Going viral is the magical alchemy that turns a little idea into an overnight success and a small company into a considerable business. It is also like water: The more desperately you grab at it, the less likely you will actually get it in your hands. Bestselling books and popular apps are virality in motion - I've created both. The formula, though, is anything but direct.
I recently talked with content creator DevanOnDeck ne Devan Anderson. Last year he went big with the viral video on bigger (read: average) men taking care of themselves, particularly African Americans. It has just over a million views, which, for those counting, is fairly rare. It shifted his career, many years after he was one of Snapchat's first employees.
Here's how you go viral.
Make more than you consume
It didn't immediately take off, so I moved on to the next video. It was the run and done plan.
DevanOnDeck's hit video was just one of many he had done on Instagram and, then, on YouTube, after leaving SnapChat. He put it, quite simply, that the startup wasn't for him. So he began creating content based on his interests, including fashion.
In other words, the million-view video was just another creation. He had another video up shortly after. And another one after that. In fact, the video didn't even go viral until three to four months after it launched.
Let go of perfect
The biggest thing that almost stopped me is I wasn't perfect enough, not this camera, not the equipment not yet. It doesn't matter. Make 100 crappy videos, 100 crappy photos, and I promise someone will resonate with it.
As entrepreneur Chase Jarvis and coach Marie Forleo have shared, you will accomplish more if you keep creating versus worrying about perfection. Brene Brown defines perfectionism as not having a high standard, but worrying about what other people think.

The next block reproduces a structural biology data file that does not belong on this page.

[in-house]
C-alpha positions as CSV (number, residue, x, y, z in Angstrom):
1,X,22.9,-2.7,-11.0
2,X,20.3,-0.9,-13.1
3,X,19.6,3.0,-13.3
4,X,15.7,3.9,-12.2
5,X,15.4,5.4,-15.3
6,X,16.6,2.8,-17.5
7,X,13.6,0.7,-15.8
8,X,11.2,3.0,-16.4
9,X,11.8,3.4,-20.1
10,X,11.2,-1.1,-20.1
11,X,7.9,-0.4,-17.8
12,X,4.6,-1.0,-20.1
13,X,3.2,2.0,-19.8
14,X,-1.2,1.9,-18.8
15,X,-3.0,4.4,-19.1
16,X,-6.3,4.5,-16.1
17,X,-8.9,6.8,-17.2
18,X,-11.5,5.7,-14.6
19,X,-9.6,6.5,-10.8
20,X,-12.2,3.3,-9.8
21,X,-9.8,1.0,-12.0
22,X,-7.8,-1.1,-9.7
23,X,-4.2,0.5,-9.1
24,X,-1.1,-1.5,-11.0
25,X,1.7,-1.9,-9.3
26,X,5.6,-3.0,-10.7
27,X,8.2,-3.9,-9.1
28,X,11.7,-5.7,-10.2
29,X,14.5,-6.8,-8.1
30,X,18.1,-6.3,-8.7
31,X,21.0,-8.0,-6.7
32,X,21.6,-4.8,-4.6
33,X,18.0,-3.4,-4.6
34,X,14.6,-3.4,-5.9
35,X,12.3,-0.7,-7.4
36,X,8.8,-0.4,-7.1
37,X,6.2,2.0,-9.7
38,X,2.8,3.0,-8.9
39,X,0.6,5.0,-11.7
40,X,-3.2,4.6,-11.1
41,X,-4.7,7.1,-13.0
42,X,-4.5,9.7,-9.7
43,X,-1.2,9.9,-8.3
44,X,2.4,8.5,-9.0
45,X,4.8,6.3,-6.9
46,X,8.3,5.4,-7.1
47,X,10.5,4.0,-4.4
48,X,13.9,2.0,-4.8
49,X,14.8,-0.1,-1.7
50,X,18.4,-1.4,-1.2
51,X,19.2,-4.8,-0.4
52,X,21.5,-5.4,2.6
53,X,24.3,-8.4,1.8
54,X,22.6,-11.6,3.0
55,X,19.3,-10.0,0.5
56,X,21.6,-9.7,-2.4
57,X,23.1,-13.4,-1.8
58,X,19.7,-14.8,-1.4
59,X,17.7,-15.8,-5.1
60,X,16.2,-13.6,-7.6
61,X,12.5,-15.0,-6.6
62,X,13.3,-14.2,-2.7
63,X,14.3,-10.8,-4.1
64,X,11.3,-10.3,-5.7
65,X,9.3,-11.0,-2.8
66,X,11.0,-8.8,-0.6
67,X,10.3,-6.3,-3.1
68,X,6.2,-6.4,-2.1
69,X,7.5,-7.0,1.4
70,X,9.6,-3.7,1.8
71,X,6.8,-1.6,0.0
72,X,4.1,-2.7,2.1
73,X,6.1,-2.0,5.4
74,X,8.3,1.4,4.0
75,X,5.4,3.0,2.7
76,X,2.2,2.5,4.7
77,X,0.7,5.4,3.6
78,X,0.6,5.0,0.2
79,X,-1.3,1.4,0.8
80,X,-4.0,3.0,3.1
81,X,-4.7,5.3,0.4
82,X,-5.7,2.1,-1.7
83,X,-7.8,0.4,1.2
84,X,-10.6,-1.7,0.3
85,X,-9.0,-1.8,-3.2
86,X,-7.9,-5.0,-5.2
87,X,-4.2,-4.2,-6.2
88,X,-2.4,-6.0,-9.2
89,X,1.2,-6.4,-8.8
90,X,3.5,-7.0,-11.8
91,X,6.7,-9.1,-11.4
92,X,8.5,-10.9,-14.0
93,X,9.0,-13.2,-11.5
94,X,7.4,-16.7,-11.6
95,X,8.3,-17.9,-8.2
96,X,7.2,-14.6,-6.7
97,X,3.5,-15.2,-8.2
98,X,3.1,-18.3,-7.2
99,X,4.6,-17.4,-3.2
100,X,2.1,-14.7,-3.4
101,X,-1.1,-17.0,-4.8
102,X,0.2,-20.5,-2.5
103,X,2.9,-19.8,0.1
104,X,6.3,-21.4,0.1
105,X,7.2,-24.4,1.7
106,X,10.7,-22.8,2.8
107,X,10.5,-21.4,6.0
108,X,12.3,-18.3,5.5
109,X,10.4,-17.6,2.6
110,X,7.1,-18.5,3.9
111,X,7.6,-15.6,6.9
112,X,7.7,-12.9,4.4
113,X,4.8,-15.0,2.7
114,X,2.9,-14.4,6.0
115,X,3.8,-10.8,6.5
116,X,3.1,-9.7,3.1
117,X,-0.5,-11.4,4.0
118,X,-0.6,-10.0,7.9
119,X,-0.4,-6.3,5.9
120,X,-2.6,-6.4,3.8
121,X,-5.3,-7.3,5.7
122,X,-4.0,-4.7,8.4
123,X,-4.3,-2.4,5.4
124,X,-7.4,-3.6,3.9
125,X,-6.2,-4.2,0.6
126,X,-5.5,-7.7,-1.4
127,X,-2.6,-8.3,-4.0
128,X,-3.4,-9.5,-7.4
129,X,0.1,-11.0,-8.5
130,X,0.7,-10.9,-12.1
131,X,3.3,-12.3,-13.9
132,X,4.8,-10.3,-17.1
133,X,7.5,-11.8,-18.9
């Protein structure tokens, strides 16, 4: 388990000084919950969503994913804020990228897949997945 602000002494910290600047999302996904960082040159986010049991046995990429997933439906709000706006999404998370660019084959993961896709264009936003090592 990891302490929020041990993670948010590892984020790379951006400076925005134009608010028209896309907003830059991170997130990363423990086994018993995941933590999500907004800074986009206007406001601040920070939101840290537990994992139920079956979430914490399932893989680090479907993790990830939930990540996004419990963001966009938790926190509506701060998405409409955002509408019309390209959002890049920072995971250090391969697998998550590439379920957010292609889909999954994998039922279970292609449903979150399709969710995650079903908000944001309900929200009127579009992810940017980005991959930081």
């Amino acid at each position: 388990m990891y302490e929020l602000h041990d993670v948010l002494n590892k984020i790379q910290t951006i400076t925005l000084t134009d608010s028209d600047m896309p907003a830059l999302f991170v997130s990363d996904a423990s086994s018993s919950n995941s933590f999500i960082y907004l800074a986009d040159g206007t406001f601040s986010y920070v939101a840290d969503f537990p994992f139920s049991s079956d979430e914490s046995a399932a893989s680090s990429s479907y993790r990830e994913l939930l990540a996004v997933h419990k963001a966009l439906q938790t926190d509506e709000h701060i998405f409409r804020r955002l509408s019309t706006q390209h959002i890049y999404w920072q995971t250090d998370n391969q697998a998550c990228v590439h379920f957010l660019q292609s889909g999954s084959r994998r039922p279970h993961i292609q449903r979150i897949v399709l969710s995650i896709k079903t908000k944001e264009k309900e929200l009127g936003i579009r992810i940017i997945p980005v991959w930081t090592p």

As a black male in the fashion space, I didn't see myself. We're not top tier as far as the industry goes. What annoys you? What grinds your gears? What do you wish was different? I'm trying to be the change I want to see in the world.
I just wrapped up an Entrepreneur-in-Residence at the Toledo Library, doing a series of keynotes every Wednesday. The common thread was that we most often find success not with ruthless metrics or ambitious goals, but with service. Rewards are the result of service.
When my co-founders and I launched our startup, Cuddlr, we didn't aim to have a quarter million users or even to get acquired within the first year. We wanted to move the cultural needle, filling the cultural need for touch increasingly neglected in our tech-heavy world. The world responded by helping us go viral.
When I wrote the original The Bite-Sized Entrepreneur book, I didn't intend to make a best-seller or to even make a bunch of money. I led two startups while being the primary caretaker of my first baby, and I wrote the book - about how you can change the world while still maintaining your priorities - that I wished I had during my experiences. Readers showed me how much it was necessary.
DevanOnDeck has an honest, hilarious take on it: Give until you can no more.
"I'm about legacy: 'What do I want to be known for?'", he says, adding with a laugh. "I want to guilt you into supporting me because I'm giving so much."
It starts with giving, then receiving. Not the other way around.